A blustery storm brought scattered flooding and traffic accidents to Southern California roads on Monday while snow fell in the mountains. Rainfall was moderate to locally heavy, the National Weather Service said.

Long Beach so far Monday had received 1.47 inches of rain (precipitation is measured at Long Beach Airport), according to the NWS.

Los Angeles County health officials issued a beach water use advisory Monday, urging people to avoid swimming in the ocean near discharging drains and creeks as rain water sent debris and other potentially hazardous materials cascading to the coast.

The advisory will remain in effect until at least 7:30 a.m. Thursday for beaches throughout the county, although with more rain in the forecast for Christmas Day and beyond, the advisory will likely be extended.

In Long Beach, all recreational beaches and bays should be avoided for three days following the end of the rainstorm, health officials advised Monday after heavy rain overnight.

Meanwhile on Monday a transient was rescued with only minor injuries after being trapped for 30 minutes when a huge tree fell in the Echo Park area of Los Angeles. The Fire Department noted there was wind and rain in the area but could not say whether the tree toppled due to the storm. The tree also damaged a residential building and utility wires. Winter weather advisories were issued for the interior mountains of Los Angeles and Ventura counties, where a foot more of snow was expected at elevations above 7,000 feet (2,134 meters) and lesser amounts down to 5,000 feet (1,524 meters).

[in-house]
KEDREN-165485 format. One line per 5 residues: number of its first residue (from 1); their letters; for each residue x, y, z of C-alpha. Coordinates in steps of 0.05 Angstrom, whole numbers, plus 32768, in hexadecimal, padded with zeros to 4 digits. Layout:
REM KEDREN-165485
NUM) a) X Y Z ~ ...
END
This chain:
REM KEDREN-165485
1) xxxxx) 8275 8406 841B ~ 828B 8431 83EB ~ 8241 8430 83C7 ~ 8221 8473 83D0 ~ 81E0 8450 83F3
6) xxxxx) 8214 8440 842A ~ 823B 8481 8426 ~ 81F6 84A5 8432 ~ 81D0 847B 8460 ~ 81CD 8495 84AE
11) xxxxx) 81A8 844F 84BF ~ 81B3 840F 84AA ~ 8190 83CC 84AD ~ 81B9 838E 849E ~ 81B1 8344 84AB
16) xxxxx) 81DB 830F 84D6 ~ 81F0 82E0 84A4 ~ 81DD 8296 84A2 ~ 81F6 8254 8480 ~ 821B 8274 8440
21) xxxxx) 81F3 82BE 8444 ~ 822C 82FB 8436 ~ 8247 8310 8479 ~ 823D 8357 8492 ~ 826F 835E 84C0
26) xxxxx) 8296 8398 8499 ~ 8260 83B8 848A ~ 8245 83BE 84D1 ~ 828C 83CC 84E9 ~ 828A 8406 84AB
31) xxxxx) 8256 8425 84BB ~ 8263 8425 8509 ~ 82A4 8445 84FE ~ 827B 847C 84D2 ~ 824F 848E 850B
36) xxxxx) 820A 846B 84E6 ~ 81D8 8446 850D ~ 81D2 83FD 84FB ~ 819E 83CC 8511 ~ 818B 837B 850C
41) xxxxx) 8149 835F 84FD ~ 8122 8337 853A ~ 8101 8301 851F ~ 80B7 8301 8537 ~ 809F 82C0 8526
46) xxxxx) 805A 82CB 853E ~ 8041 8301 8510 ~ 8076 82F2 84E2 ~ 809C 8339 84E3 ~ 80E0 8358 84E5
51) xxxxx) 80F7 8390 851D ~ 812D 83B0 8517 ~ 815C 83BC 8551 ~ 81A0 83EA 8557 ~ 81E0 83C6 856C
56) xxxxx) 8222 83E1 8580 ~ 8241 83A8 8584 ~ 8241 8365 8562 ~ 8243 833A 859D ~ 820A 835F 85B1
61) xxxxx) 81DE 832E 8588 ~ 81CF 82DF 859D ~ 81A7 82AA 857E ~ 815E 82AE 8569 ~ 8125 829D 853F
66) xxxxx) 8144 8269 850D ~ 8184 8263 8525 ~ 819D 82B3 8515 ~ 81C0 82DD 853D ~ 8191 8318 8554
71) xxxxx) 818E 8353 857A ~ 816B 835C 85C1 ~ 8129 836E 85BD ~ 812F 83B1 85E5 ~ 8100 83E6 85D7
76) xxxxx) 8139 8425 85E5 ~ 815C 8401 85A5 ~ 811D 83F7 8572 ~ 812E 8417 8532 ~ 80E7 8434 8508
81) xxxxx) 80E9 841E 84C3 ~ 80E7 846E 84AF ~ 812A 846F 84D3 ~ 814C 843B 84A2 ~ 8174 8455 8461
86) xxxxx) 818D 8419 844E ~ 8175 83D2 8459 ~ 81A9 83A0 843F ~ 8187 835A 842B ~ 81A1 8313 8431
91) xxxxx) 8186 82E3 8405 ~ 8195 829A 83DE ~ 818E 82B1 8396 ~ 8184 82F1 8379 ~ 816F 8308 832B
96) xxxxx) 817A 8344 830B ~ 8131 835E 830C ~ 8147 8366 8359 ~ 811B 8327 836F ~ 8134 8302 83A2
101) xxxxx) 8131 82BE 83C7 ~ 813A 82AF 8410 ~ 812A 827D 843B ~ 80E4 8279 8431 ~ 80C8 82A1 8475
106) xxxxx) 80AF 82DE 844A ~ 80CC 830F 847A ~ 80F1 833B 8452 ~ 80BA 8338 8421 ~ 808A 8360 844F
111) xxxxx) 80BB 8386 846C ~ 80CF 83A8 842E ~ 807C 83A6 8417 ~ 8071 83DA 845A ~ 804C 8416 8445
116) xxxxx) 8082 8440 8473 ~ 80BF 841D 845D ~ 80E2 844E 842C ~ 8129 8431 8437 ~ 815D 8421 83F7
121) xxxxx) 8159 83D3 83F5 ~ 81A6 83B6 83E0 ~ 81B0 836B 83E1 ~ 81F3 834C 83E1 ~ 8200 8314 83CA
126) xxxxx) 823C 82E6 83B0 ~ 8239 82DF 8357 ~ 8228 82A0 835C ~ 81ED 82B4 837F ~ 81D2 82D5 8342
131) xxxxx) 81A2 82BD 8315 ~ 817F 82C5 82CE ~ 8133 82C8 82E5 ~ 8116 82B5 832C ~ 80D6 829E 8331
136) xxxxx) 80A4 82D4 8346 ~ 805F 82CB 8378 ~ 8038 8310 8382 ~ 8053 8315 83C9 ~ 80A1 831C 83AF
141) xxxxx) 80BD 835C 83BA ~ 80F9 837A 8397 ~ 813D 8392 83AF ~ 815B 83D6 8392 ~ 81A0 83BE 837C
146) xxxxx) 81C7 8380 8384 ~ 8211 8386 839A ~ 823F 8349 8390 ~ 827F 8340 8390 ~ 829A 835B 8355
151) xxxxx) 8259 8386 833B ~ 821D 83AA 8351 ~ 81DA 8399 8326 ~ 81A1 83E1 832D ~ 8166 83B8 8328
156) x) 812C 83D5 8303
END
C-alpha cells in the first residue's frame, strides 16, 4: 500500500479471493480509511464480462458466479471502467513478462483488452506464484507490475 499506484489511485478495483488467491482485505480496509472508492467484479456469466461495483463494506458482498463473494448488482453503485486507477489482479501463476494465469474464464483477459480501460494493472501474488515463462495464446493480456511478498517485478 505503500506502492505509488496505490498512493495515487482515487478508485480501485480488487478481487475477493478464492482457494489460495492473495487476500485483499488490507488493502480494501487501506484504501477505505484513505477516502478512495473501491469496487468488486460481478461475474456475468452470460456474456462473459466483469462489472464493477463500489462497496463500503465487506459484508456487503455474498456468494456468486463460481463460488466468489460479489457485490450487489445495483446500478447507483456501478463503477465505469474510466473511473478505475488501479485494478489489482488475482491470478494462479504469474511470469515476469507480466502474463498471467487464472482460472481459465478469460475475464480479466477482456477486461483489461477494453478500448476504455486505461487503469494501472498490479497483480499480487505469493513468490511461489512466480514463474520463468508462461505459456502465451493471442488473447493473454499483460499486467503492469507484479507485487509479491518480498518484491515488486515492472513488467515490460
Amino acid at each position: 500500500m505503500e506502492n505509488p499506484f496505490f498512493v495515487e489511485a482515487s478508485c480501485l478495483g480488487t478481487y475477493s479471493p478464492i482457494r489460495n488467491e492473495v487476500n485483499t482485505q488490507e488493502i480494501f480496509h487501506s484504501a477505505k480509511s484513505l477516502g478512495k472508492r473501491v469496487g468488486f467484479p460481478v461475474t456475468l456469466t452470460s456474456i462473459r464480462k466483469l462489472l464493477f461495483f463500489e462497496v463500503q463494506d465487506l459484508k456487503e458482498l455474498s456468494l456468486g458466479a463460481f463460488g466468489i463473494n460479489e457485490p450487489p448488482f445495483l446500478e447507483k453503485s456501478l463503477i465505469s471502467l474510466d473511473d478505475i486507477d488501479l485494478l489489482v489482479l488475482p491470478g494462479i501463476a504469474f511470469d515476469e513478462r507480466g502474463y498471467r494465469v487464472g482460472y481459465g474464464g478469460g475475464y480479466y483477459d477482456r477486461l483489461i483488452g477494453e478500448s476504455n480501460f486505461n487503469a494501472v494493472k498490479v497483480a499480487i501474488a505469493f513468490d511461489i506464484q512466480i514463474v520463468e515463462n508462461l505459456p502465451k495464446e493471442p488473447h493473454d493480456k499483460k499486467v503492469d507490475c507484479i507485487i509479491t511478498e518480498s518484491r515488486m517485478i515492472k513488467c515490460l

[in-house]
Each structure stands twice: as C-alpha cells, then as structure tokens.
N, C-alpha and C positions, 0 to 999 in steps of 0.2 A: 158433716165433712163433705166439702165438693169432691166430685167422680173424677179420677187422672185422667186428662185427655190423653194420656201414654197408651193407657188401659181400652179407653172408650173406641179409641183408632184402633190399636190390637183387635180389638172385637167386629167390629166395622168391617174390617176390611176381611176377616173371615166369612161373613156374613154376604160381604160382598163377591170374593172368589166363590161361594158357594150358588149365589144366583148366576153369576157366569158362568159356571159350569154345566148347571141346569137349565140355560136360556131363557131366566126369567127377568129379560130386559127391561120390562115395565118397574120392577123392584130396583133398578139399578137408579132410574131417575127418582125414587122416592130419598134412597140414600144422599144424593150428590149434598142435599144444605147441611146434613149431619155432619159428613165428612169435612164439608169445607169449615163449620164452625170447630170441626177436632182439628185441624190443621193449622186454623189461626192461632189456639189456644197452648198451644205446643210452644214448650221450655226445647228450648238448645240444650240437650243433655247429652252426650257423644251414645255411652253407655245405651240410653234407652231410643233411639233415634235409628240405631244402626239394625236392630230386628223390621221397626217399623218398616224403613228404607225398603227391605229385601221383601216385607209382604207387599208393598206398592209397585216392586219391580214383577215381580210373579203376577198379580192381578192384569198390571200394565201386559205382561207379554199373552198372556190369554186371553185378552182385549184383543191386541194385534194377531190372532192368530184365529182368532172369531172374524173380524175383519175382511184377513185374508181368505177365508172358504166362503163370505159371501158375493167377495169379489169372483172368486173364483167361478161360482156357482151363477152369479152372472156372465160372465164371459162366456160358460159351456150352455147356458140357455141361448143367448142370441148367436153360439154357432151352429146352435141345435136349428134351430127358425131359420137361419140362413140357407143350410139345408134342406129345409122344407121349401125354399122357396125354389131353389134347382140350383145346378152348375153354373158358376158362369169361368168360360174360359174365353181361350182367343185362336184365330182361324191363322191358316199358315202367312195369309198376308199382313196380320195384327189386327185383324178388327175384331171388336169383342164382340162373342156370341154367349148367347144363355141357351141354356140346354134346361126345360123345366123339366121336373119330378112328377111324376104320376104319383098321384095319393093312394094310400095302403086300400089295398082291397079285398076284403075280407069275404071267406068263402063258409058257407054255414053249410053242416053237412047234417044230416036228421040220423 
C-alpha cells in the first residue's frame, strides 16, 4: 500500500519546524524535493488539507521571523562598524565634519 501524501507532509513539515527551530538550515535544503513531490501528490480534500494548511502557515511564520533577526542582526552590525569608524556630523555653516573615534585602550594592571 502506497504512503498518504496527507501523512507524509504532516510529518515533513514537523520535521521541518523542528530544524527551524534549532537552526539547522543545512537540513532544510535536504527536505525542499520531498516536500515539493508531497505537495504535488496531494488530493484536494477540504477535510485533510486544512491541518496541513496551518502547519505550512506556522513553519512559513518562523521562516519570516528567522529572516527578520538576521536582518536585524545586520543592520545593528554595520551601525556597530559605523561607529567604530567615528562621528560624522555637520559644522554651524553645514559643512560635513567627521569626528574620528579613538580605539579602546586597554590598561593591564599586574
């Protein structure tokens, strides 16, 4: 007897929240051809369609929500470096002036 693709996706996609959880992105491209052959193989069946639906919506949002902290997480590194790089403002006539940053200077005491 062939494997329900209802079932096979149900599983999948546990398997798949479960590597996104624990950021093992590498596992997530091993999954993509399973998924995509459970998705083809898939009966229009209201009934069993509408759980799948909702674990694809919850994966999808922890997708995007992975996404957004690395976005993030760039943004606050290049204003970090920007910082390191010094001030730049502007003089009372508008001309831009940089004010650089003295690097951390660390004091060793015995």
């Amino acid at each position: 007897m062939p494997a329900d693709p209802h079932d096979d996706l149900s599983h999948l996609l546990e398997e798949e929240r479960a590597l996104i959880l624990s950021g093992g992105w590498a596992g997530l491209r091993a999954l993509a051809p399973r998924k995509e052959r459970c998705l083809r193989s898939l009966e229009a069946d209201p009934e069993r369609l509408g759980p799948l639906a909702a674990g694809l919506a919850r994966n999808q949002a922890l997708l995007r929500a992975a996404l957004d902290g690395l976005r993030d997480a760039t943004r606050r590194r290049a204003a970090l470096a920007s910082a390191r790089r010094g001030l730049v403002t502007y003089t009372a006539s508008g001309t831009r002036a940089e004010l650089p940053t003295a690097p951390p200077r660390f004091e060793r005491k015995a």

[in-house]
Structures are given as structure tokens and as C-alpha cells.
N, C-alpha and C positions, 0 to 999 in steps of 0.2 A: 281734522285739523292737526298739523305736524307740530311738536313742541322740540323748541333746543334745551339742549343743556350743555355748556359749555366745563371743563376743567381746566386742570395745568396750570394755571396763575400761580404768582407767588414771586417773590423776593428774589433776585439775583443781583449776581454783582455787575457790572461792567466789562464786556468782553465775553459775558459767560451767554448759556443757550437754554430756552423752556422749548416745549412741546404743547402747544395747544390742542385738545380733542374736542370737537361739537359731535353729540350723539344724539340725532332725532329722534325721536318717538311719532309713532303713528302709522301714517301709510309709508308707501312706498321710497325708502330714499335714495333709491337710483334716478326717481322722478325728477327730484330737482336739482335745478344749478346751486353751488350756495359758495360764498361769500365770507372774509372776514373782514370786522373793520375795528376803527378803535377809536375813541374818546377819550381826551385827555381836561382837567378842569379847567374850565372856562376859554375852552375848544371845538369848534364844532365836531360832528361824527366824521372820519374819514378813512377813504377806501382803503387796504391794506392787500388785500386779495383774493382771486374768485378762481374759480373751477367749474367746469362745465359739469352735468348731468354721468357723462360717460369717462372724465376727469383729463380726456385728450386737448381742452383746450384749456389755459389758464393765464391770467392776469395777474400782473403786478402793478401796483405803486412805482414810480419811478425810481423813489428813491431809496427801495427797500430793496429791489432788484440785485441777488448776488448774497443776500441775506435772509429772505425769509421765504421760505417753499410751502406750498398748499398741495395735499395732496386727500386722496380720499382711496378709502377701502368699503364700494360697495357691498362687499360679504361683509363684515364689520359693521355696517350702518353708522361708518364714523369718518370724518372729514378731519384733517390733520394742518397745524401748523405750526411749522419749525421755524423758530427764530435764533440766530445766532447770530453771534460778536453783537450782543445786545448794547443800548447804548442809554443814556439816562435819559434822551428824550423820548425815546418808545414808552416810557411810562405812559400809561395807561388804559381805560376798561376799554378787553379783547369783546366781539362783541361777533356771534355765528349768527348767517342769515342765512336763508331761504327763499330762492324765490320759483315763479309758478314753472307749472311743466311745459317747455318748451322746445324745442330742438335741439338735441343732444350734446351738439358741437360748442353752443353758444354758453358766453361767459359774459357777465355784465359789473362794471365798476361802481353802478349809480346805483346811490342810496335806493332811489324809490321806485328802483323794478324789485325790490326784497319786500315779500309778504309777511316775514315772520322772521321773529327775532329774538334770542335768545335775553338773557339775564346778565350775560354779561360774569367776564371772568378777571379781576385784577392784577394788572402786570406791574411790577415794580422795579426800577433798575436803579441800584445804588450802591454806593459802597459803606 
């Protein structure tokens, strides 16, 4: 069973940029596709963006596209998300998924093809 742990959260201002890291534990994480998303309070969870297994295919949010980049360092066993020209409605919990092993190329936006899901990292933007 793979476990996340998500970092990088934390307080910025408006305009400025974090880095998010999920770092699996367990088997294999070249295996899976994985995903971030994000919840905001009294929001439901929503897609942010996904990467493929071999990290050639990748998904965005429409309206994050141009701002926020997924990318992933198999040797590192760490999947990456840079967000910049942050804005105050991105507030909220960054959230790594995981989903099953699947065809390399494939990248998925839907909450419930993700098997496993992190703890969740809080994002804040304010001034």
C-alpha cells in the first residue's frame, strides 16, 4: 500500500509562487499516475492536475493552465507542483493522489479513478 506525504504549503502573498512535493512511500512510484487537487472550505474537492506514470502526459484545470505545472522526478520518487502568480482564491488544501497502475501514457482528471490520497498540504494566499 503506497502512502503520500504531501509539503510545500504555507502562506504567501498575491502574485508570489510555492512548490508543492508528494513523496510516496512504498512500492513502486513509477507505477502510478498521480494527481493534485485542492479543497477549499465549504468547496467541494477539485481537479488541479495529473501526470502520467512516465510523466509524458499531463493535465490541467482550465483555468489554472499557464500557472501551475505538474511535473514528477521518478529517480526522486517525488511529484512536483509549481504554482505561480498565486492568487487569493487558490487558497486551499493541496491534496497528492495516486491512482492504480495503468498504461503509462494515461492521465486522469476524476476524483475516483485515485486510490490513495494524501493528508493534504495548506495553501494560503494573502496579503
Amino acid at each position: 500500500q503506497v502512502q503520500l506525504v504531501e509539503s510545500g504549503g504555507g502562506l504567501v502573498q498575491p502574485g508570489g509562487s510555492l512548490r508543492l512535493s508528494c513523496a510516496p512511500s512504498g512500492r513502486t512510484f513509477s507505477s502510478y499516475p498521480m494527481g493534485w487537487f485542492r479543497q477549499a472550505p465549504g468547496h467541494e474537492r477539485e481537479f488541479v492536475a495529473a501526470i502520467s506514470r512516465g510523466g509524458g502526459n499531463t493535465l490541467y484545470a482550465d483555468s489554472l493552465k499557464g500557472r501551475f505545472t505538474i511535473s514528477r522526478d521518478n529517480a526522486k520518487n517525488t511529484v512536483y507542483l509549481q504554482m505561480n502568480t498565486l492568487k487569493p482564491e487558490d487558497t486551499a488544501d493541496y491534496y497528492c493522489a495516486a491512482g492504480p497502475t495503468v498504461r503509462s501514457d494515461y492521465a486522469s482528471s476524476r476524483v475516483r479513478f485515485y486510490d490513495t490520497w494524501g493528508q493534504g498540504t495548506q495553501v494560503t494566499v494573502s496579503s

Additional snow accumulations were expected through the day in the Sierra Nevada.

A dense fog advisory was in effect through late morning in the Sacramento Valley and the northern San Joaquin Valley, and meteorologists were watching pockets of low clouds and fog in the San Francisco Bay Area, where the next storm system was expected late Tuesday night.

Southern California will be dry on Christmas Eve, and despite a problematic forecast, another storm was expected on Christmas Day, the weather service said. Snow levels could fall low enough to accumulate in the mountain passes, potentially bringing problems for travelers.

Information on beach conditions is available 24 hours a day on the county’s beach closure hotline, 800-525-5662, and online at PublicHealth.LACounty.gov/Beach/. Information on Long Beach’s water quality can be found at 562-570-4199.

City News Service contributed to this report.